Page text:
One of our most important university-wide goals is to promote diversity and inclusion. We want to ensure that diversity of thought, experience and approach is represented in all aspects of our education and research mission and that a diversity of cultures, races and ethnicities, genders, beliefs, abilities and identities is thriving on our campus.
Yesterday, I joined Provost Drell, Redwood City Mayor Ian Bain, and other leaders from Redwood City, San Mateo County, and Stanford to officially open Stanford’s Redwood City campus. This was a historic moment, marking our first significant footprint outside of the main campus and a strategic investment in Stanford’s future.
We are writing to provide a further update to our community on the steps Stanford is taking to respond to the recent admissions fraud scheme. We know that this episode has jarred the trust of many Americans in the college admissions process, and it has prompted many questions from the Stanford community. We are determined to take the right steps at Stanford to ensure the integrity of our process and to work toward rebuilding that trust.
We write to express our shock and deep sorrow following today’s attack on two mosques in Christchurch, New Zealand. Our profound sympathies and support go out to the families and loved ones of the victims, and to all members of the Muslim community in New Zealand and around the world.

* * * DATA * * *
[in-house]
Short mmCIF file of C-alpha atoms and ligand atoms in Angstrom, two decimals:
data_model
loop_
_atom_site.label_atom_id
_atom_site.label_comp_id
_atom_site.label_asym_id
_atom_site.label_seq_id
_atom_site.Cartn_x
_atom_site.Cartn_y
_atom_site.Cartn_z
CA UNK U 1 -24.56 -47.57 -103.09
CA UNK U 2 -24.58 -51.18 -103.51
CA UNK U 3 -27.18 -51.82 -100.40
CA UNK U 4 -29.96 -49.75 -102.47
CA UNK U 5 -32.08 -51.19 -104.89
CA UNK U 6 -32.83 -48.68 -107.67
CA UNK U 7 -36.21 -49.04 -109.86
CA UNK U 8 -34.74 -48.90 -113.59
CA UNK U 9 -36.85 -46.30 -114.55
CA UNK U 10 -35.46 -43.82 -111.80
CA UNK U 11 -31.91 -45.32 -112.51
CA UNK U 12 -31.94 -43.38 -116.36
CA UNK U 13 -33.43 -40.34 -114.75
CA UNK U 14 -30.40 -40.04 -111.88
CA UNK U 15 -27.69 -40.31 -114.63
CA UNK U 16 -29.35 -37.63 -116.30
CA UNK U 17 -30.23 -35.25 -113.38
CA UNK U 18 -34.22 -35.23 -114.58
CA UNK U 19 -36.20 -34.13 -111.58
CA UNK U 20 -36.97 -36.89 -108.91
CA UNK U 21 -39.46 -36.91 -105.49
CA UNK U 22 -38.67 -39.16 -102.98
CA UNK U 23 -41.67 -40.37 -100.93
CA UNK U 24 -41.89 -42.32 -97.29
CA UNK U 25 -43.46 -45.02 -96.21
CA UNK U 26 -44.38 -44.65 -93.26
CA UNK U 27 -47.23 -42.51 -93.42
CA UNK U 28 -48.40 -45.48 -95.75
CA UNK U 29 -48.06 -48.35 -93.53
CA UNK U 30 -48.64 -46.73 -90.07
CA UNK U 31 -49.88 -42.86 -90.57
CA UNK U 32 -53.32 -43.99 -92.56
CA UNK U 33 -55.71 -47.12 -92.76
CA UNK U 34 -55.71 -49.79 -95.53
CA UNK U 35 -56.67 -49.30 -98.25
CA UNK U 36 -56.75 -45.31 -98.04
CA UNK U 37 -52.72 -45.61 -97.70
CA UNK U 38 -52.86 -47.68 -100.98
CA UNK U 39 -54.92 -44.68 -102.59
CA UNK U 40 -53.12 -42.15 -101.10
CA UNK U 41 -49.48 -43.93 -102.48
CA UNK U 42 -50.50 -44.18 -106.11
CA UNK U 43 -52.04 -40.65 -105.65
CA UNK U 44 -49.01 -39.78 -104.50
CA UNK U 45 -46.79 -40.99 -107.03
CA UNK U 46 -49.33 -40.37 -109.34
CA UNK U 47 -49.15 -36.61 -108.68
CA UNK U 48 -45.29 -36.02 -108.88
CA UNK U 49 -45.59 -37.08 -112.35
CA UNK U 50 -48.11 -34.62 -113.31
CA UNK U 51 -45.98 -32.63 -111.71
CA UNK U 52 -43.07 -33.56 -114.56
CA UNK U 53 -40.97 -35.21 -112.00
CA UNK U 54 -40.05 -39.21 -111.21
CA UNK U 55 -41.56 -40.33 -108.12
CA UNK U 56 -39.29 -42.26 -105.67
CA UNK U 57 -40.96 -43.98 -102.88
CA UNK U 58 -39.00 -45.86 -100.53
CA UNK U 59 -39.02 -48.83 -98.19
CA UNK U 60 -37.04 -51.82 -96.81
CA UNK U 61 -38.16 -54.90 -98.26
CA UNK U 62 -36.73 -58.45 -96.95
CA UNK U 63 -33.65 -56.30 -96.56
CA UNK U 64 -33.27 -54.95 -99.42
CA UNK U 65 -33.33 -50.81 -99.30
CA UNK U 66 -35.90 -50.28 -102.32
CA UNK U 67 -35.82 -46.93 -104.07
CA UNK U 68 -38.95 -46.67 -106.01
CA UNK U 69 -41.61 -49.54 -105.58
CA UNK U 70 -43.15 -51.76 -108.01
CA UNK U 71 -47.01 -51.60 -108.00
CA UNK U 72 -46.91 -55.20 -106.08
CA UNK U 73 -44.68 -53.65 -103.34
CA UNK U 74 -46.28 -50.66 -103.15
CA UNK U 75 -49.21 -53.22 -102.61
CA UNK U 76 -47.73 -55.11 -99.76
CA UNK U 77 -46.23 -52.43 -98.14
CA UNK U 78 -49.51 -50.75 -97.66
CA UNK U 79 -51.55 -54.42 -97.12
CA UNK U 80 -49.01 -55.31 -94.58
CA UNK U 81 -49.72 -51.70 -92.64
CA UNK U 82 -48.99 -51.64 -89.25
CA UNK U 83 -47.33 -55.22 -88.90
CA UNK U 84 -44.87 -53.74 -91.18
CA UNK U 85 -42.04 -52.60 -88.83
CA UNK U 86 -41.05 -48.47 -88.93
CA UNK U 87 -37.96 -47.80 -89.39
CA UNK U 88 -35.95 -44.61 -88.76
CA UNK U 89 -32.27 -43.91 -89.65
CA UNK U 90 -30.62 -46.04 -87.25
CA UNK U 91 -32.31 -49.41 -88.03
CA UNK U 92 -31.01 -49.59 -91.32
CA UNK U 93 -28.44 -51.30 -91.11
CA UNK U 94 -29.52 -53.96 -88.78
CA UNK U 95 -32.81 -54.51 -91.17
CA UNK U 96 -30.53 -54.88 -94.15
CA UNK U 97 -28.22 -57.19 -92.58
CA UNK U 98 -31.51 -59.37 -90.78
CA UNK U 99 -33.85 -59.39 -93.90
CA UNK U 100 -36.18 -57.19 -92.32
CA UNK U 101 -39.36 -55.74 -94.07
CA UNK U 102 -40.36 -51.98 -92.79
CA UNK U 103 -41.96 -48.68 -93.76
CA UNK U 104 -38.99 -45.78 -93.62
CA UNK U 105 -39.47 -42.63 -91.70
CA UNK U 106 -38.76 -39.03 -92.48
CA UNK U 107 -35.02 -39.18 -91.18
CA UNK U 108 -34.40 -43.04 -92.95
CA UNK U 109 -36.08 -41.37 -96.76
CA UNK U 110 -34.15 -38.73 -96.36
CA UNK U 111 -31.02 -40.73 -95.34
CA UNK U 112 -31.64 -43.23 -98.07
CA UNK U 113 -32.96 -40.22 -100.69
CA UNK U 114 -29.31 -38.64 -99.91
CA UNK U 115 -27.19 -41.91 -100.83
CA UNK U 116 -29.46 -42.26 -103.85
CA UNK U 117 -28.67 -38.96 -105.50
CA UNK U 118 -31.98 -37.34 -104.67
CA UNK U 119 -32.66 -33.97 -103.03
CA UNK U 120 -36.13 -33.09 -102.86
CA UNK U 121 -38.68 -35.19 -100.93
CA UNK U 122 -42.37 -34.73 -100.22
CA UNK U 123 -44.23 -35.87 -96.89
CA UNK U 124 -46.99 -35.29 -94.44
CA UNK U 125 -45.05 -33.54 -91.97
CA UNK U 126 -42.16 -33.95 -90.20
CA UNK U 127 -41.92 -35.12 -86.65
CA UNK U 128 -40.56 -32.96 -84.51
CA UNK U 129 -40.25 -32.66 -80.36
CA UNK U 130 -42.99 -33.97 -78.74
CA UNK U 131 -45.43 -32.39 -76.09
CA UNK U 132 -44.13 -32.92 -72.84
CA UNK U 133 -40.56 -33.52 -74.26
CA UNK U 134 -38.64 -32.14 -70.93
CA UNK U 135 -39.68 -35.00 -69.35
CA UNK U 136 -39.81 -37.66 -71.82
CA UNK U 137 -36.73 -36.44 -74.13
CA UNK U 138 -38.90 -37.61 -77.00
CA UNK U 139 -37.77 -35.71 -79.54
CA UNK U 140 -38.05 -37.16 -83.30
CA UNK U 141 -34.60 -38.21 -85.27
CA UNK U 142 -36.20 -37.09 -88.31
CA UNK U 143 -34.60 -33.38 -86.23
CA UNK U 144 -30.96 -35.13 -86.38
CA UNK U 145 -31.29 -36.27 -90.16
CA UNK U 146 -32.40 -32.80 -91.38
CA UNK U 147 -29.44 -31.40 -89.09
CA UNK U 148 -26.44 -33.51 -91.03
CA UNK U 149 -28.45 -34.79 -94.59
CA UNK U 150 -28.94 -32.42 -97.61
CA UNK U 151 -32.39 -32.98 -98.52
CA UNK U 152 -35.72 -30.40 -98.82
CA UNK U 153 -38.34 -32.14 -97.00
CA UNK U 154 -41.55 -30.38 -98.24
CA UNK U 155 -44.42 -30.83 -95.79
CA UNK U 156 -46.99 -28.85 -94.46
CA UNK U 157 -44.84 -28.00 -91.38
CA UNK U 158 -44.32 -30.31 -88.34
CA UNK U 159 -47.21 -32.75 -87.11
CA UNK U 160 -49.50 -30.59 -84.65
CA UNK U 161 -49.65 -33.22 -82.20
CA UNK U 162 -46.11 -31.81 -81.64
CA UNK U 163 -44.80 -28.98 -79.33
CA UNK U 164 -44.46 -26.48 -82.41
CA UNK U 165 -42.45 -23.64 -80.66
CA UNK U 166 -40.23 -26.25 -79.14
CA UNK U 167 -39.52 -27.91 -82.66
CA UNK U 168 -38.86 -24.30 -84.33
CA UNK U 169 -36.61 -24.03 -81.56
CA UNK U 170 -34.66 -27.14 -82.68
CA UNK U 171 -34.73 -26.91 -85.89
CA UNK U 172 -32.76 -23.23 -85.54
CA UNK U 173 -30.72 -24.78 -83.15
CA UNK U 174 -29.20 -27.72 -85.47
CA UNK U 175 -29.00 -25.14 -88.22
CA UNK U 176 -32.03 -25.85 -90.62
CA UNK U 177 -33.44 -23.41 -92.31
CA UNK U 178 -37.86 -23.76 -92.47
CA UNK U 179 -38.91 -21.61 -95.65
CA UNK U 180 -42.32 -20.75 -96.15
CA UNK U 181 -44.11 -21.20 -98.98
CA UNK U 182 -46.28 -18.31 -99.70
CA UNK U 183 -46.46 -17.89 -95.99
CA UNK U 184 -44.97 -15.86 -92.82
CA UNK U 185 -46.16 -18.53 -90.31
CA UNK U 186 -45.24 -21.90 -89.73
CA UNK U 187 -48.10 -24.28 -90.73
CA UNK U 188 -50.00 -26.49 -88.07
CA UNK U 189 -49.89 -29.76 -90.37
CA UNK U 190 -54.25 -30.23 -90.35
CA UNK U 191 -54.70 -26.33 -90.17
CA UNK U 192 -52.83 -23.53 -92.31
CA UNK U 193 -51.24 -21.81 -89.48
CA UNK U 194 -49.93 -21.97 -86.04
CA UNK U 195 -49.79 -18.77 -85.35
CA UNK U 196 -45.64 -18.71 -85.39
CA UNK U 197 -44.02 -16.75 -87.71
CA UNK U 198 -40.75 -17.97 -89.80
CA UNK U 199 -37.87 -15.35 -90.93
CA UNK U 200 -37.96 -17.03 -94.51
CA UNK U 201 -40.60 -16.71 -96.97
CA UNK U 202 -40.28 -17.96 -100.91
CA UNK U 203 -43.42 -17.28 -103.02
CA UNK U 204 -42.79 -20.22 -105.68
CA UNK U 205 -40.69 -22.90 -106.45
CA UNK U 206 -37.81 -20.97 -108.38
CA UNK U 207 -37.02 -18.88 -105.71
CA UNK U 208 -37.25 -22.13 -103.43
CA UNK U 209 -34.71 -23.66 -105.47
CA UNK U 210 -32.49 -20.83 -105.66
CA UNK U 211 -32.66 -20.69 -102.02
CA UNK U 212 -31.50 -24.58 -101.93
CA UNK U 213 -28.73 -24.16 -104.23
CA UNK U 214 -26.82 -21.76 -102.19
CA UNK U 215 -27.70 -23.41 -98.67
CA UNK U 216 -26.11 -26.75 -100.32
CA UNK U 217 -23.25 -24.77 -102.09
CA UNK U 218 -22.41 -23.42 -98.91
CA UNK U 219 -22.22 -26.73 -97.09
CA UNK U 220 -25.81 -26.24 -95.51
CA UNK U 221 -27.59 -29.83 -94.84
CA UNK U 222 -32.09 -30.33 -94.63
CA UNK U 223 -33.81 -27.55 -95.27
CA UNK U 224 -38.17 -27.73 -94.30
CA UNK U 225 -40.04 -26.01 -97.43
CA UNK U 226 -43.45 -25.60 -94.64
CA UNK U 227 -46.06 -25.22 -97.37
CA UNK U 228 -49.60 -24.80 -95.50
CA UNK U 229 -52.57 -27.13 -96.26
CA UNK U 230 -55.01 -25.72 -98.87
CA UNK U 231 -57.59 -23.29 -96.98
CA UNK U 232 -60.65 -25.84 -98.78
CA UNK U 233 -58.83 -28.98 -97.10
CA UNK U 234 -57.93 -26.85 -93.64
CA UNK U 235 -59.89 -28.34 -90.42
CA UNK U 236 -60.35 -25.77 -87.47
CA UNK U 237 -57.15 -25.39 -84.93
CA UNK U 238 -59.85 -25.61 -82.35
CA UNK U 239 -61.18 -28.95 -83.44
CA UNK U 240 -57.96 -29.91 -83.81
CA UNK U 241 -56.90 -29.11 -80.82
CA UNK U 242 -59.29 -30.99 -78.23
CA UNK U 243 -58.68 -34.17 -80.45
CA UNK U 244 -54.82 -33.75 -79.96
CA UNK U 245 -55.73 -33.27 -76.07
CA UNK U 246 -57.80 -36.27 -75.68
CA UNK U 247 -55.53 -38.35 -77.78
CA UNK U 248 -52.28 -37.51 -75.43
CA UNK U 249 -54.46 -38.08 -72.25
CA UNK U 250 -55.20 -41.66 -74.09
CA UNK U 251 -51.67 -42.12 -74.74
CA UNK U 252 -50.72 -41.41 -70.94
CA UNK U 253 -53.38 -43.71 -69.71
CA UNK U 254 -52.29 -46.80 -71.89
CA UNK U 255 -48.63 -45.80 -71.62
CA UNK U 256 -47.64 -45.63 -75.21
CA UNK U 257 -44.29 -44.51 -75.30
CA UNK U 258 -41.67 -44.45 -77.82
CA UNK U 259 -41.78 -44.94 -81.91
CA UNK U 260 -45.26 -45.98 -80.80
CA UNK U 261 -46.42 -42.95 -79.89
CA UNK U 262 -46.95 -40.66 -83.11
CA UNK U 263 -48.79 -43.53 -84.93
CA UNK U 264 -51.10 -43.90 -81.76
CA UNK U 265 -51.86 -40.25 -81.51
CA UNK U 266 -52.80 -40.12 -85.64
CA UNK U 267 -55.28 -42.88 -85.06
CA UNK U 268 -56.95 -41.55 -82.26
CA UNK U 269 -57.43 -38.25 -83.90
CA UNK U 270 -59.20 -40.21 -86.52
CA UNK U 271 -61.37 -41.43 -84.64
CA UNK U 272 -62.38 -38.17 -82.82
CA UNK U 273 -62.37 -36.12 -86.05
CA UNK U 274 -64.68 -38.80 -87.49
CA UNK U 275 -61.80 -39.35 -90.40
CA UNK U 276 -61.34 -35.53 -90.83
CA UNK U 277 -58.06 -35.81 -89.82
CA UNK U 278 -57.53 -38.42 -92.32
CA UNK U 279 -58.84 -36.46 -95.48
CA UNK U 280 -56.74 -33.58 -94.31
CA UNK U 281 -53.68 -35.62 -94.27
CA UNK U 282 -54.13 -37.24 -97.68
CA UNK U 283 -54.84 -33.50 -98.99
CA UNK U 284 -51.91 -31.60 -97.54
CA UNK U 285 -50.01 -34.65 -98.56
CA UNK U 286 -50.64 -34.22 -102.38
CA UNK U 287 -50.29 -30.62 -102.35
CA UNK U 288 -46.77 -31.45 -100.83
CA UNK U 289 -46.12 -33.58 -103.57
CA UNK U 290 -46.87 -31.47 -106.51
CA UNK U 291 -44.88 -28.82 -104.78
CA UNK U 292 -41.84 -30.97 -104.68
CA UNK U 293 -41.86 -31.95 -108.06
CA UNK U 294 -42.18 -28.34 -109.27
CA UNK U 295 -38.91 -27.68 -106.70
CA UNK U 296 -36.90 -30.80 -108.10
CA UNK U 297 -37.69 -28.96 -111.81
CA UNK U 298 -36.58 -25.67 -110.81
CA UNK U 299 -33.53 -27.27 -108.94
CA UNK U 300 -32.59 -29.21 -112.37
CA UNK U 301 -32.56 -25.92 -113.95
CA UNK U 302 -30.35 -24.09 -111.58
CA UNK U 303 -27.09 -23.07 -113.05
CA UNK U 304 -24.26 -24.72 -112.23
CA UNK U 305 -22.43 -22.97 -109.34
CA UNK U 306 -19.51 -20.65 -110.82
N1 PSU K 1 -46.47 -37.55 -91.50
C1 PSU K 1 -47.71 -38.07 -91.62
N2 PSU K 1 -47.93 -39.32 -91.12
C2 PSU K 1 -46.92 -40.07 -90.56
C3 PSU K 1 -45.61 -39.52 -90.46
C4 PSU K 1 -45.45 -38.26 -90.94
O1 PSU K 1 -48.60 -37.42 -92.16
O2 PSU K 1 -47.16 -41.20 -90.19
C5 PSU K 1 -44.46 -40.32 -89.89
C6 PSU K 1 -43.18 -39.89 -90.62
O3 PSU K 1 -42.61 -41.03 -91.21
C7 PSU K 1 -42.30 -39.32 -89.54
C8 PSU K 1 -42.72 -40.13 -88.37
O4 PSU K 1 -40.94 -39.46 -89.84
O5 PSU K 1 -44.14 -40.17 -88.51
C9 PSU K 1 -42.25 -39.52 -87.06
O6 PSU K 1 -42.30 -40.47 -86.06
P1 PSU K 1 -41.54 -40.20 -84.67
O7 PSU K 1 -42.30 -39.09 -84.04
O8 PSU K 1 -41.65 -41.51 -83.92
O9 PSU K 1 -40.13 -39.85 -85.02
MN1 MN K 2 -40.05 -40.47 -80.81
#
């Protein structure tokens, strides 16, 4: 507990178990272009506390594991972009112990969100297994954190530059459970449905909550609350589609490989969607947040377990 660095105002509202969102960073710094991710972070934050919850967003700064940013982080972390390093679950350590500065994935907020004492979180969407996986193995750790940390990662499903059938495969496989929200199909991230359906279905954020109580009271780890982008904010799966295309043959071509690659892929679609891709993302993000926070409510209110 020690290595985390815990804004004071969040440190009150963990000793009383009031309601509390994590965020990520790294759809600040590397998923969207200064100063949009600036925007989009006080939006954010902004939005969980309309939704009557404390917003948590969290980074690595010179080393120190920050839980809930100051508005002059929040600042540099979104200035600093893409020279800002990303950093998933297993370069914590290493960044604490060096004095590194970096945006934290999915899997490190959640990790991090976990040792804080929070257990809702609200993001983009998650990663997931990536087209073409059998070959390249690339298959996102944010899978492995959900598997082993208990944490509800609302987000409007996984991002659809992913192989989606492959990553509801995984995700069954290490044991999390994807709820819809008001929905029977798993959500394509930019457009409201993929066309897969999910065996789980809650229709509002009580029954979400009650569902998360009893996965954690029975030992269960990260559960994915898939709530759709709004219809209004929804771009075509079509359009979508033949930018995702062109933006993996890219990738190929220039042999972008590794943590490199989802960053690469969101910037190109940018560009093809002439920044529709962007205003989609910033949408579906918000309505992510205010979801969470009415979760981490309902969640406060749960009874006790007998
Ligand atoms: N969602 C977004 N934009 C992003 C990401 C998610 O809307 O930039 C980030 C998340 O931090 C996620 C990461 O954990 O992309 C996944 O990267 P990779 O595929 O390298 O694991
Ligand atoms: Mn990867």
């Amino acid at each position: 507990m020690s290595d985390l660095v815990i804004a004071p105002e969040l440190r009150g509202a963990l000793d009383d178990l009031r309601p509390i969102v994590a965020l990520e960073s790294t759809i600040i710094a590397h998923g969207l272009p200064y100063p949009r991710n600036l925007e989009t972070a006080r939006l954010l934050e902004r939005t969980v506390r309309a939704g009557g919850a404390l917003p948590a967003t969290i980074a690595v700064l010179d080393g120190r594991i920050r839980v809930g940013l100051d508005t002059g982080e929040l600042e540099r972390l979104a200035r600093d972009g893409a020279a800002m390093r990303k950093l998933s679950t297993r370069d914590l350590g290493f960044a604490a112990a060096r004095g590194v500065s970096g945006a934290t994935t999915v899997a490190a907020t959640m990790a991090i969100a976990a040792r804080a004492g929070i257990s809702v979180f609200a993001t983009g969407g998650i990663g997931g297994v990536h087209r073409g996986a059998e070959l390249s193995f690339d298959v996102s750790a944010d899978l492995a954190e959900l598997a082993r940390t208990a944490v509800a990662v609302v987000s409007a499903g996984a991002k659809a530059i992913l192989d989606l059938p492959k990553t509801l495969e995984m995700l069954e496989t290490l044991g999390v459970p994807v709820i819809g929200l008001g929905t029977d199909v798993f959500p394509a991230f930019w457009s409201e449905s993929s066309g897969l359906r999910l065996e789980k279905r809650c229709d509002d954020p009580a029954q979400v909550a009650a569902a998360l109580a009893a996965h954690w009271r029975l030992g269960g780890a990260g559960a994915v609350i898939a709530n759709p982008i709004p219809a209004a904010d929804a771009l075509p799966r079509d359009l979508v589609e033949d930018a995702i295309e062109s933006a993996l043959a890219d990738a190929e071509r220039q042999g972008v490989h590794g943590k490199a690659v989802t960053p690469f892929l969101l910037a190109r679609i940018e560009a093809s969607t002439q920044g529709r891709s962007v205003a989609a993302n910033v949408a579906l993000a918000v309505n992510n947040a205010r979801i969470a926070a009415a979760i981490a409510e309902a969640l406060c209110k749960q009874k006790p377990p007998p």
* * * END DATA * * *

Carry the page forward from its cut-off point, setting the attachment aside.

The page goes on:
We write with great sadness to acknowledge the recent deaths of two graduate students, and the sense of loss and grief across our university community. We would like to provide an update on initiatives underway to address the struggles our students face, ranging from the academic and financial to the physical and psychological, and beyond.
Let us be clear: The conduct reported in this case is absolutely contrary to Stanford’s values, and to the norms this university has lived by for decades. Today’s news is a shock exactly because it so clearly violates our institutional expectations for ethical conduct.